3. While there is acknowledgement that climate finance needs to be more transparent, the first draft also points out that the eligibility for specific types of financing and the process of accessing these funds remains extremely complicated. This is an area where far more needs to be done. Transparency in how financial contributions are computed has been a long-standing demand. International private finance instruments have been variously accused of being too complex and greenwashed, and are in general too difficult for developing countries to access.
  4. On loss and damage, the first draft makes a rather feeble mention of ‘finance’. In saying “climate change has already and will increasingly cause loss and damage”, it carefully steers away from mentioning the role of industrialised countries in climate change. Loss and damage is a key aspect of the ‘climate justice’ agenda. A forum such as the COP cannot realistically be expected to produce a statement that would satisfy climate activists. However, a clearer emphasis on financing that recognises the historical responsibility of the world’s wealthiest nations in global warming is the need of the hour to set the tone for global cooperation.

Overall, then, for a landmark summit of the nature of COP 26, this first draft gives us surprisingly little that is newsworthy. The ‘net zero’ commitments made by countries such as India gave the COP an impressive start. It also put the focus on nationally determined contributions (NDCs)—domestic action driven by conscious policy choices that countries made for themselves. That’s where the action needs to be if the world is to have any hope of achieving its target of reaching net zero by 2050. However, as negotiations progress and an agreement is reached by the end of COP, climate financing remains a crucial yet unattainable goal. Climate-vulnerable countries need adequate financing that can support them in making those crucial policy choices and a timely transition. If this doesn’t happen, limiting global temperature to 1.5 degrees above pre-industrial levels may well be a bridge too far.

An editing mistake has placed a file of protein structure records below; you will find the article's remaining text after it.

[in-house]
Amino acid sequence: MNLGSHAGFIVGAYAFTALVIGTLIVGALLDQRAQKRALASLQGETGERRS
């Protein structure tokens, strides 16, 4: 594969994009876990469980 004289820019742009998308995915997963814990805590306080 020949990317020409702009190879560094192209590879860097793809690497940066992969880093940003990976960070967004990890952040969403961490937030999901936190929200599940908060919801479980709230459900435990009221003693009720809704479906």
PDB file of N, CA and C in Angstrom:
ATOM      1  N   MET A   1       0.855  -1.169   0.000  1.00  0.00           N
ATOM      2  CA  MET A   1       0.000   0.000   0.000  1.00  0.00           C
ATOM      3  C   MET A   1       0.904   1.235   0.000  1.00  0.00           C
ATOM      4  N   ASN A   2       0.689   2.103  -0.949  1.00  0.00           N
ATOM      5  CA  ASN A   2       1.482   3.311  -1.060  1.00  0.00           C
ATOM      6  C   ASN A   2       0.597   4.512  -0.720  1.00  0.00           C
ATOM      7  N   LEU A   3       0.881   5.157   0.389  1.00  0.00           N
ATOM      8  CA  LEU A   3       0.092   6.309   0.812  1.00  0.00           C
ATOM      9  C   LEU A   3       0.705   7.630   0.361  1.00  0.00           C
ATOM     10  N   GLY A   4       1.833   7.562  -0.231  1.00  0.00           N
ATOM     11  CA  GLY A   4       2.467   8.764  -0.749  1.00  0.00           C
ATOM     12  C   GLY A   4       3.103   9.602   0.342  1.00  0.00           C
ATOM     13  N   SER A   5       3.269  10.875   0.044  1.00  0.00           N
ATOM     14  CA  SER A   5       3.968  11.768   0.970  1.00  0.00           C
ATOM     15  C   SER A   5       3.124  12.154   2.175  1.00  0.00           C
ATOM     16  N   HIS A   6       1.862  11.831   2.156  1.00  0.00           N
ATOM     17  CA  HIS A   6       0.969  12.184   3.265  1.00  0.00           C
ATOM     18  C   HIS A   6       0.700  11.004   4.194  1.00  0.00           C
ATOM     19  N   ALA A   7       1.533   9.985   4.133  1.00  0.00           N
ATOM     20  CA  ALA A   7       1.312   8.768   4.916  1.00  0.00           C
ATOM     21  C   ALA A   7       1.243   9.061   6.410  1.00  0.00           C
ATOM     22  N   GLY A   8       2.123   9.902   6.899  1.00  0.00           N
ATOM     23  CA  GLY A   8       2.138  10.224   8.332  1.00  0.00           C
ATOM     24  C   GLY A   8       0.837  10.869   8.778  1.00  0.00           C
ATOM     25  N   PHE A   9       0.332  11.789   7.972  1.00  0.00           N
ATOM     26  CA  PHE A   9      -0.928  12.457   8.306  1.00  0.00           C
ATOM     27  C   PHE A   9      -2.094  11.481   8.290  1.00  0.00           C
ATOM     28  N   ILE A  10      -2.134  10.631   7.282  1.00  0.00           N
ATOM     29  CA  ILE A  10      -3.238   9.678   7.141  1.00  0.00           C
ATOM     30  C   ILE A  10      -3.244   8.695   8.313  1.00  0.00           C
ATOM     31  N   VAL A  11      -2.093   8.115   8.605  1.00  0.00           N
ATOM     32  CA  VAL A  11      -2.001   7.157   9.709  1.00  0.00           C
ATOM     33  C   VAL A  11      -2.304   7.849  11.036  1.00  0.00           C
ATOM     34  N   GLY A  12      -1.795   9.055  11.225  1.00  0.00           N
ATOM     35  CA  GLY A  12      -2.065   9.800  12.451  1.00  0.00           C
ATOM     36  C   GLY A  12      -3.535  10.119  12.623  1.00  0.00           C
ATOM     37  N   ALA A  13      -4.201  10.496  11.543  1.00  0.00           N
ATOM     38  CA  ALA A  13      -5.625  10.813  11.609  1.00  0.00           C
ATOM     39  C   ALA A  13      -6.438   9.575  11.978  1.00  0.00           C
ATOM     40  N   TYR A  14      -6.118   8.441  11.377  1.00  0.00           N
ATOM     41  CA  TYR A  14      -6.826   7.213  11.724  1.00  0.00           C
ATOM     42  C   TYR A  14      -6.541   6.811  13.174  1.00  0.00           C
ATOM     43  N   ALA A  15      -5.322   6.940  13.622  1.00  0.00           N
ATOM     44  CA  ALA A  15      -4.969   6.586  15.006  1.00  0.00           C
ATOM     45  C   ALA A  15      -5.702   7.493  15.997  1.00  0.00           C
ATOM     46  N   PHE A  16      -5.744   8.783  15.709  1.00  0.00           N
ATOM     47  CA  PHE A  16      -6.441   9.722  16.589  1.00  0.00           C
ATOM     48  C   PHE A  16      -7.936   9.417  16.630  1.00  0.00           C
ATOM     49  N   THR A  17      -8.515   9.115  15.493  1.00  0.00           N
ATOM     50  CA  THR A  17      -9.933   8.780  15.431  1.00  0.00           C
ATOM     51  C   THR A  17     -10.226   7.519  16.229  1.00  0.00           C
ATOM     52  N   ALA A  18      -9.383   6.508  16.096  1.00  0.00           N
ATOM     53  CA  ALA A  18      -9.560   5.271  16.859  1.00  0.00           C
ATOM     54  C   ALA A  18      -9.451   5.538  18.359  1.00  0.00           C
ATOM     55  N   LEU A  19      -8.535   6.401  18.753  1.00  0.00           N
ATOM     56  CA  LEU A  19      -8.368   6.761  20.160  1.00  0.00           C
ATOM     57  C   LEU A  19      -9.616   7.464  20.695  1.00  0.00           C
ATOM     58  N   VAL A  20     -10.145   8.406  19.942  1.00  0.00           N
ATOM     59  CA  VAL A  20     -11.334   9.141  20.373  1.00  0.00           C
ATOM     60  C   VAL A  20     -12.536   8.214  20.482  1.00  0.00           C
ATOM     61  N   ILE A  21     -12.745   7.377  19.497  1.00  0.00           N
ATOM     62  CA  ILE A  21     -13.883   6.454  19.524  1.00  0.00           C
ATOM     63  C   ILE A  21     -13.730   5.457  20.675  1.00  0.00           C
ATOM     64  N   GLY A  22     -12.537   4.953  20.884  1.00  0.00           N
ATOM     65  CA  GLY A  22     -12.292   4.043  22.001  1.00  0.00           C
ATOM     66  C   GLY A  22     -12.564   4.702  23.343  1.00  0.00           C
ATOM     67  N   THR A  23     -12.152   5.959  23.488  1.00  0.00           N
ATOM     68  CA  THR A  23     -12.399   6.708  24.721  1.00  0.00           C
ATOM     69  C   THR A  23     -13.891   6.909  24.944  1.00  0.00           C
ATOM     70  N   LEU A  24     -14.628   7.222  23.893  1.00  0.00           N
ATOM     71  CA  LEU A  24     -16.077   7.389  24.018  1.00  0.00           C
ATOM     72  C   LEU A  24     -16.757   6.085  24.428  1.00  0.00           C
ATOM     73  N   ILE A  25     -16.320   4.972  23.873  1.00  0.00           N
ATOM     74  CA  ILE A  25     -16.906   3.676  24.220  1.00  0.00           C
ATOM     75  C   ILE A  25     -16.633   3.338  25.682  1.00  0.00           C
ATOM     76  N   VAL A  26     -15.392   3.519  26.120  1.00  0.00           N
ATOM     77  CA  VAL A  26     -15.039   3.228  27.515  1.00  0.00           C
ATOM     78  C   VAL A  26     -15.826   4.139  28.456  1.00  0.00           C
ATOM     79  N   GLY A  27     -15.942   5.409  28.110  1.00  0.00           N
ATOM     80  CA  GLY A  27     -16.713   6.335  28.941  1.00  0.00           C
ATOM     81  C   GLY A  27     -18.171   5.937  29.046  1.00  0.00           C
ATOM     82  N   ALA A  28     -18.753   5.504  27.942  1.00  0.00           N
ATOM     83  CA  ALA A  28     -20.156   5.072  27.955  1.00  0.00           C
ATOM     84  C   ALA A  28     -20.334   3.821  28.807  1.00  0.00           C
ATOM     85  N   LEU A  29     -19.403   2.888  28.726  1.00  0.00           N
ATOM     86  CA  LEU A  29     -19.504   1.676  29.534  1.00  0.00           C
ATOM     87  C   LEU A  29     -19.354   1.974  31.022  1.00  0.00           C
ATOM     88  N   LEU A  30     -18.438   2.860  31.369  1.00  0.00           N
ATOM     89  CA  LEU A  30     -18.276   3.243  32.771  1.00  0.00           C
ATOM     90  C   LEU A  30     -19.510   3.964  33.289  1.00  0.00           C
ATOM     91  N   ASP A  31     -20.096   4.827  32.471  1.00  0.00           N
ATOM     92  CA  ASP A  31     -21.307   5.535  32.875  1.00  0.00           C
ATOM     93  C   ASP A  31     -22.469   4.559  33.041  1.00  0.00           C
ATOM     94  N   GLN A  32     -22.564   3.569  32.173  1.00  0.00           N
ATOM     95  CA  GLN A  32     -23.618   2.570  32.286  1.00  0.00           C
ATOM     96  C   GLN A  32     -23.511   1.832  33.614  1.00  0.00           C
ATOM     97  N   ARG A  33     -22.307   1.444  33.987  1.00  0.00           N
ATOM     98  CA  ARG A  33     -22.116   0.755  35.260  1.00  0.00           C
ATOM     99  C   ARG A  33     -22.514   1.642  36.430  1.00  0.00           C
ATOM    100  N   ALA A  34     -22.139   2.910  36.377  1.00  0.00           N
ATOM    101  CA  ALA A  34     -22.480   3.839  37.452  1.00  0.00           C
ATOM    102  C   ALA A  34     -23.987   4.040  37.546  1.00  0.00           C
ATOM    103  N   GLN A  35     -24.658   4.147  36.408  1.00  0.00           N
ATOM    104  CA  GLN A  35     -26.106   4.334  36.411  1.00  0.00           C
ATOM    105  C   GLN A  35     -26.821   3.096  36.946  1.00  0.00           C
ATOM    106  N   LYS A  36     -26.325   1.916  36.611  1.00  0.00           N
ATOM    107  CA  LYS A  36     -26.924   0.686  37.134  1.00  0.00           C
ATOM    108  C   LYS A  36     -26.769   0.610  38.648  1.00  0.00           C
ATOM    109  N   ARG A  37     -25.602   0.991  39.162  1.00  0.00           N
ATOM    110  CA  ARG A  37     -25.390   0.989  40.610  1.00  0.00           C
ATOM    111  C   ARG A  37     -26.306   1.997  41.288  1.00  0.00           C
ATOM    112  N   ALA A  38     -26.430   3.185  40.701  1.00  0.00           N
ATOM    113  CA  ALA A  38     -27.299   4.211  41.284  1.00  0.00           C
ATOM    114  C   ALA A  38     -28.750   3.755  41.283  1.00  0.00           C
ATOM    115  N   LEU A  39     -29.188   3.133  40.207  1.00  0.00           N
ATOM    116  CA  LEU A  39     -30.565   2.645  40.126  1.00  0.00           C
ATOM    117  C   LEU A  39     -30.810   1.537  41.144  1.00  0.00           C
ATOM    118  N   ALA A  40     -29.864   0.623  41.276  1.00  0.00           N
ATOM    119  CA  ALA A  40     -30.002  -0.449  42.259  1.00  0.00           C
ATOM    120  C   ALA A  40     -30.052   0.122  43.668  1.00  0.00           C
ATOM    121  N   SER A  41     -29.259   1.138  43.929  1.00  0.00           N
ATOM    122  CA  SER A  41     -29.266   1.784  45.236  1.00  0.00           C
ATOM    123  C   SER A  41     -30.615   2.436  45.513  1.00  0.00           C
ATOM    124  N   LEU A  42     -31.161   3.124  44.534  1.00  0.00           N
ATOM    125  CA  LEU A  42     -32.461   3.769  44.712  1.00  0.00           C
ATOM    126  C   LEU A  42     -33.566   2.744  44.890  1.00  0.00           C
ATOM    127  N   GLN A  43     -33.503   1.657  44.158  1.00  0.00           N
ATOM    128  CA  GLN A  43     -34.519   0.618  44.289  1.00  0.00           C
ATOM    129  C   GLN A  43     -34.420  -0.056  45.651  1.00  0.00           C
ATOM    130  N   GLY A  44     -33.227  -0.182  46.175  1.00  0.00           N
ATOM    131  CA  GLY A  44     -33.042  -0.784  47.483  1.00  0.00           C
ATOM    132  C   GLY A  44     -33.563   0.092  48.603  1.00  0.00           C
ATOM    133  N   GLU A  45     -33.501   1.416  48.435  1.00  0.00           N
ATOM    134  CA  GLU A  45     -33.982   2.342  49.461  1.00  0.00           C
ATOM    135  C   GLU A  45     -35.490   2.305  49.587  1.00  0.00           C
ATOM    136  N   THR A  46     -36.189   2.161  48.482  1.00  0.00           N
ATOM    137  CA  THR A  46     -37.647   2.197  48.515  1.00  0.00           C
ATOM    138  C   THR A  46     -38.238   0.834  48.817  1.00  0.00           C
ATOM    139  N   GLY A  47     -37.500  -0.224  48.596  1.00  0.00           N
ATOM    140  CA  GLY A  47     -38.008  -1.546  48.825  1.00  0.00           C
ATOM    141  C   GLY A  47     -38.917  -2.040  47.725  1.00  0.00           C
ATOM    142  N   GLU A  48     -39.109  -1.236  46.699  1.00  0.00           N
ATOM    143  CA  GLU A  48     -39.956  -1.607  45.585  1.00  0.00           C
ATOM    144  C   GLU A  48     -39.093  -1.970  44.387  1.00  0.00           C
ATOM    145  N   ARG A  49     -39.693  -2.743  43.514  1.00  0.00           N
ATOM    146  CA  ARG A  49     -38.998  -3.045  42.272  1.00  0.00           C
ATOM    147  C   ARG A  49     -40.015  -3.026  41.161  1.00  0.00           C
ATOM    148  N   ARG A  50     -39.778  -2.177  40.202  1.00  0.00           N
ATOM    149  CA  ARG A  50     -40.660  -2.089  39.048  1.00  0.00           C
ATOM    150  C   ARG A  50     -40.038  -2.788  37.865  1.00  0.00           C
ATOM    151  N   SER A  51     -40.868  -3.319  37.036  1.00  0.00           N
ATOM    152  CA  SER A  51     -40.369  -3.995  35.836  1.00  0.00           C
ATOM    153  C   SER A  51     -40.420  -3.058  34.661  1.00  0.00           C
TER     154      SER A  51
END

From the evidence of this first draft, the world is failing to unite in the face of the climate crisis. If this is where we end up as negotiations close, there is no doubt that we will repent at leisure.

Footnotes:

  1. A carbon tax is a tax imposed on emissions required to produce particular goods and services; for instance, a levy imposed on the price of diesel or petrol or on airline tickets.

Know more

  • Learn more about why the first draft of the agreement does not support climate-vulnerable countries.
  • Read this compilation of tweets that highlights how this year’s COP is excluding important voices and people. 
  • Read this article to understand why climate finance for developing and poorer countries is crucial at COP 26. 
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ABOUT THE AUTHORS
suvojit chattopadhyay-profile
Suvojit Chattopadhyay

Suvojit Chattopadhyay works on issues of governance and development in East Africa and South Asia. His interests are in the field of policymaking, implementation issues that affect development, and studying the politics of development. Suvojit has an undergraduate degree in economics from Shri Ram College of Commerce, Delhi and masters degrees from Institute of Rural Management, Anand, and Institute of Development Studies, Sussex, UK.